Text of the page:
Country: Slovenia

Organisation: EBU - RTVSLO

Location: Cerkniško jezero

Lake Cerkniško jezero is one of the largest intermittent lakes in Europe. It appears every year on a karst plain, called Cerkniško polje, and disappears again during the dry season, so it is possible to paddle, fish, hike or mow grass all in the same area within the same year! The lake was first mentioned in Roman times by Pliny the Elder, and has been included on the maps of Europe since the 15th century.  Local communities have strong ties to the intermittent lake; the abundance of fish has attracted people and provided them with food since the Stone Age.  The intermittent lake of Cerkniško jezero is the heart of Notranjska Regional Park, and was designated a Ramsar site, together with the picturesque karst valley of Rakov Škocjan and underground marvel Križna jama cave, which ranks 4th in the world in diversity of cave fauna.

The biodiversity of Cerkniško jezero wetlands is extraordinary as well.  Over 100 bird species nest in the area, while more than 270 different birds were spotted here - representing ¾ of all bird species ever found in Slovenia.  The lake is one of the two nesting sites for endangered bird species such as common snipe, red-necked grebe, ferruginous duck, northern shoveler, redshank and Eurasian curlew.  The park's forests are home to rare Eurasian three-toed woodpeckers, hazel grouses, Ural and Boreal owls, and in the spring, we can listen to the sounds of the globally endangered corncrake.  Shy Black Storks and magnificent White-tailed Eagles hunt in this wetland of international importance, and raise their young in extensive beech and fir forests of Javorniki mountains.

As the importance of the intermittent lake for the endangered bird species goes far beyond Slovenia's borders, lake Cerkniško jezero has also been designated as a Natura 2000 Site.  It is also home to 45 mammal species (half of all mammal species found in Slovenia), 125 butterfly species (over 2/3 of all Slovenia’s butterflies) can be spotted there and 15 amphibian species (over 2/3 of Slovenia’s species).

On Air: Andreja Gradišar (reporter) & Tomaž Jancar (bird expert)

Andreja Gradišar: Andreja joined the team of Radio Slovenija 1 when she was still a student.  In recent years she has worked there as a journalist and a morning show host.  Her topics of interest include underprivileged people, social themes and the Middle East.  She prepares shows about animals, including birds, and her favourite bird is a Eurasian eagle-owl living in a cellar of a block of flats in Maribor, the second largest Slovenian city.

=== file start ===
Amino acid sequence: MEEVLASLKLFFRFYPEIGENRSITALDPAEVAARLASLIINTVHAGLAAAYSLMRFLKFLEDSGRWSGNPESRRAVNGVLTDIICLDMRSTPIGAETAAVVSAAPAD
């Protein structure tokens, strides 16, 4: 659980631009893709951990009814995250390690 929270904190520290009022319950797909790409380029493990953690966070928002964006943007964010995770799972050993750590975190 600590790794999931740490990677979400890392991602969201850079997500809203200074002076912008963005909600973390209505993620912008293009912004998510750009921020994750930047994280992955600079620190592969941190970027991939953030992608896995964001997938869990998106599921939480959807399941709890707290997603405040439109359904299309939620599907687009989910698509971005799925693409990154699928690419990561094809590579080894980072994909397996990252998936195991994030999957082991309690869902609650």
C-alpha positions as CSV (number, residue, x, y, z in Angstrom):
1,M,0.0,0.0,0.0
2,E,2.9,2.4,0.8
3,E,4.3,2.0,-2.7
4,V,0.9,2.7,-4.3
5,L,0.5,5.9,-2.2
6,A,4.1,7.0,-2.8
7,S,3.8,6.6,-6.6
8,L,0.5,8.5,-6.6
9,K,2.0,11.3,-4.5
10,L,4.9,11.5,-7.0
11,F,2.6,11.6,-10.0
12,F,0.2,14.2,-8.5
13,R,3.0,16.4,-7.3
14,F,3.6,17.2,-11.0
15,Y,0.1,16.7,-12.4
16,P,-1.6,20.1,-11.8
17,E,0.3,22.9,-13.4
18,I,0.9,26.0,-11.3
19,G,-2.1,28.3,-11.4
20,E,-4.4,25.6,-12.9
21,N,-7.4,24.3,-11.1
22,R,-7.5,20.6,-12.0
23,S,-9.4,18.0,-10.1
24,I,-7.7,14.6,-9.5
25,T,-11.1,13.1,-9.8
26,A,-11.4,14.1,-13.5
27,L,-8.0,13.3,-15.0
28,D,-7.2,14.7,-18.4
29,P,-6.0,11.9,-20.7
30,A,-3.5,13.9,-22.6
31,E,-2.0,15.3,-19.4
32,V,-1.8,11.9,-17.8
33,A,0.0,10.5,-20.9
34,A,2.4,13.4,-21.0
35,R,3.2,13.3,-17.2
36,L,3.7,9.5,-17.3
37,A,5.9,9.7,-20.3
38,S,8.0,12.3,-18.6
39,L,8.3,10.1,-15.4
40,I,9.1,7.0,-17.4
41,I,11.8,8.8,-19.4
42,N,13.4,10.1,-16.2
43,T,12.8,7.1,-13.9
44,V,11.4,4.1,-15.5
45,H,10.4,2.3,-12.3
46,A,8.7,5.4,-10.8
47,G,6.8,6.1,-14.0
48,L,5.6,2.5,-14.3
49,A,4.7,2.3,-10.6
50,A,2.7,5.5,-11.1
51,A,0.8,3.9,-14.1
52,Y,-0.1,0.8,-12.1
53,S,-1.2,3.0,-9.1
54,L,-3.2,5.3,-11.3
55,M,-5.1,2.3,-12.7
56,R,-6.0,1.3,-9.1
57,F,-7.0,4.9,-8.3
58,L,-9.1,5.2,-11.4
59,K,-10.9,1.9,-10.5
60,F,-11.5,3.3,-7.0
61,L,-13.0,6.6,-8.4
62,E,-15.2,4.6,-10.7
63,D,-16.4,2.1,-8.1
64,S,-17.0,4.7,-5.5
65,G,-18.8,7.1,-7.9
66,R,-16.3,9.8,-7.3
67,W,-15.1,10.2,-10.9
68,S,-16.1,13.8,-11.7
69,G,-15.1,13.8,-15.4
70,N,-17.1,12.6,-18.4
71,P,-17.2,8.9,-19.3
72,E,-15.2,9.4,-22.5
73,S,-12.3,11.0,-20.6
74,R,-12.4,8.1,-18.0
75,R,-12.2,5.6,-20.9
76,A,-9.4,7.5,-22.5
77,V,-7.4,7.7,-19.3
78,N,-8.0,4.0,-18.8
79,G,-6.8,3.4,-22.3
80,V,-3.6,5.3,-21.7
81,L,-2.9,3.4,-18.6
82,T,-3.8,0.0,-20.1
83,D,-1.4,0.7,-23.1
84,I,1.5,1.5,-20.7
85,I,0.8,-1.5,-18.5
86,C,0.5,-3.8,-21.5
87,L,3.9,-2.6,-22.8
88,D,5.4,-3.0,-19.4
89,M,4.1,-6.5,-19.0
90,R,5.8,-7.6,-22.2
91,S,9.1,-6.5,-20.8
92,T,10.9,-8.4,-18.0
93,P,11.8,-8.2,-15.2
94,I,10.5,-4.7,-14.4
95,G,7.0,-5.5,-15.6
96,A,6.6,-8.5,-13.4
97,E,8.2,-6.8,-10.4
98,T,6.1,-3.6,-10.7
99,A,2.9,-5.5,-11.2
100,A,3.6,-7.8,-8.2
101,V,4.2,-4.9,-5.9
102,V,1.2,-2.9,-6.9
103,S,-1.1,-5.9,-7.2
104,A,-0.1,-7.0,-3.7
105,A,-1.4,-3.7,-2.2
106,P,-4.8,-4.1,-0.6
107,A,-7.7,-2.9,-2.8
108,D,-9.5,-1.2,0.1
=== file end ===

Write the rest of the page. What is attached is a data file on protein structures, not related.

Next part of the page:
Tomaž Jancar: Ornithologist Tomaž Jancar is chief science consultant in the Notranjska Regional Park.  He is a chemical engineer by profession, a great lover of nature and a keen mountaineer.  As a child he spent a lot of time in nature with his family and has been interested in birds ever since.  Since 1980 he is a member of the DOPPS Birdlife Slovenia, where he was employed for fifteen years: four of which as a director, and in the end as head of the sector for bird conservation.  While monitoring birds, he discovered that many species of birds, particularly those nesting in the grass, are severely endangered by agriculture and that a number of them are at the brink of extinction (for example the Eurasian curlew or the corncrake), which prompted him to become actively involved in the planning of Slovenian agricultural policies.  He says it is difficult to choose one bird as his favourite, but has decided on the corncrake, because in recent years he has devoted his time to studying it. He also runs yearly surveys on its population numbers in Slovenia.

Key Species: Nightingale, Yellow wagtail, Reed bunting, Yellowhammer, Common whitethroat, Blackcap, Blackbird, Great tit, Common Chiffchaff, Tree pipit - and we are especially hoping to hear corncrake and great bittern, because they are very hard to find anywhere else in Slovenia.